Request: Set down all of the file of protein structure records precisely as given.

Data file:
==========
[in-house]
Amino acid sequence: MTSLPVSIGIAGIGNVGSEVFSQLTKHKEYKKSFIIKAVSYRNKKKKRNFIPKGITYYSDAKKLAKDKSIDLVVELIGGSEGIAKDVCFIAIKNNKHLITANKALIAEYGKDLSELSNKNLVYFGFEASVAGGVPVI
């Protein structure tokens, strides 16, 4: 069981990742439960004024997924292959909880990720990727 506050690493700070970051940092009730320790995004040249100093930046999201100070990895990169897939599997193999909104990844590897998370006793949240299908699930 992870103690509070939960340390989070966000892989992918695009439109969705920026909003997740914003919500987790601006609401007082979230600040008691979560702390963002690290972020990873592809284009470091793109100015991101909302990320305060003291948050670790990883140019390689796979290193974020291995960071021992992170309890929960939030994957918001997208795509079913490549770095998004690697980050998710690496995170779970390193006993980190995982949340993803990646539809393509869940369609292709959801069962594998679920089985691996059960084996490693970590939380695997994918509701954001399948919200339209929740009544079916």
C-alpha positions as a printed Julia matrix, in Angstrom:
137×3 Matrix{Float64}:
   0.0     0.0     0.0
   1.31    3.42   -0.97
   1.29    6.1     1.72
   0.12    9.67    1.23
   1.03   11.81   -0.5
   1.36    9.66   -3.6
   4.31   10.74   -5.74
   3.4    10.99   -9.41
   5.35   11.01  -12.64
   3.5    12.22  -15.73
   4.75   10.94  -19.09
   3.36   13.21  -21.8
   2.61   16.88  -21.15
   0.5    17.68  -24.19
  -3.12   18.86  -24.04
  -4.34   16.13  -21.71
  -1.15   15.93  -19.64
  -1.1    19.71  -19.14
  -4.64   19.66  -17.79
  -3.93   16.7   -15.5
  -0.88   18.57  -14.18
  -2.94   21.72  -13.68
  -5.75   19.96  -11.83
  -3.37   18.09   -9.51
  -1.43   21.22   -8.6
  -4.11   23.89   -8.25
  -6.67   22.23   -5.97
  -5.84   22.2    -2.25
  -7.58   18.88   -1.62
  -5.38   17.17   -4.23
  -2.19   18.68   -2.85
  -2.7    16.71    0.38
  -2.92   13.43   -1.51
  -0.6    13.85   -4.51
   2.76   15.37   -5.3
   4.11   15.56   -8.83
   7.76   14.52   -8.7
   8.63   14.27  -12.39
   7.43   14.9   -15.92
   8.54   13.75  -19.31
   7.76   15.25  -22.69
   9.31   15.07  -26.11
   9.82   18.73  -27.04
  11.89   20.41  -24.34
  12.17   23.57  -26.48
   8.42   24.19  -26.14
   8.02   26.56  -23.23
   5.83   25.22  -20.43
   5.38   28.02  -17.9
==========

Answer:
[in-house]
Amino acid sequence: MTSLPVSIGIAGIGNVGSEVFSQLTKHKEYKKSFIIKAVSYRNKKKKRNFIPKGITYYSDAKKLAKDKSIDLVVELIGGSEGIAKDVCFIAIKNNKHLITANKALIAEYGKDLSELSNKNLVYFGFEASVAGGVPVI
């Protein structure tokens, strides 16, 4: 069981990742439960004024997924292959909880990720990727 506050690493700070970051940092009730320790995004040249100093930046999201100070990895990169897939599997193999909104990844590897998370006793949240299908699930 992870103690509070939960340390989070966000892989992918695009439109969705920026909003997740914003919500987790601006609401007082979230600040008691979560702390963002690290972020990873592809284009470091793109100015991101909302990320305060003291948050670790990883140019390689796979290193974020291995960071021992992170309890929960939030994957918001997208795509079913490549770095998004690697980050998710690496995170779970390193006993980190995982949340993803990646539809393509869940369609292709959801069962594998679920089985691996059960084996490693970590939380695997994918509701954001399948919200339209929740009544079916």
C-alpha positions as a printed Julia matrix, in Angstrom:
137×3 Matrix{Float64}:
   0.0     0.0     0.0
   1.31    3.42   -0.97
   1.29    6.1     1.72
   0.12    9.67    1.23
   1.03   11.81   -0.5
   1.36    9.66   -3.6
   4.31   10.74   -5.74
   3.4    10.99   -9.41
   5.35   11.01  -12.64
   3.5    12.22  -15.73
   4.75   10.94  -19.09
   3.36   13.21  -21.8
   2.61   16.88  -21.15
   0.5    17.68  -24.19
  -3.12   18.86  -24.04
  -4.34   16.13  -21.71
  -1.15   15.93  -19.64
  -1.1    19.71  -19.14
  -4.64   19.66  -17.79
  -3.93   16.7   -15.5
  -0.88   18.57  -14.18
  -2.94   21.72  -13.68
  -5.75   19.96  -11.83
  -3.37   18.09   -9.51
  -1.43   21.22   -8.6
  -4.11   23.89   -8.25
  -6.67   22.23   -5.97
  -5.84   22.2    -2.25
  -7.58   18.88   -1.62
  -5.38   17.17   -4.23
  -2.19   18.68   -2.85
  -2.7    16.71    0.38
  -2.92   13.43   -1.51
  -0.6    13.85   -4.51
   2.76   15.37   -5.3
   4.11   15.56   -8.83
   7.76   14.52   -8.7
   8.63   14.27  -12.39
   7.43   14.9   -15.92
   8.54   13.75  -19.31
   7.76   15.25  -22.69
   9.31   15.07  -26.11
   9.82   18.73  -27.04
  11.89   20.41  -24.34
  12.17   23.57  -26.48
   8.42   24.19  -26.14
   8.02   26.56  -23.23
   5.83   25.22  -20.43
   5.38   28.02  -17.9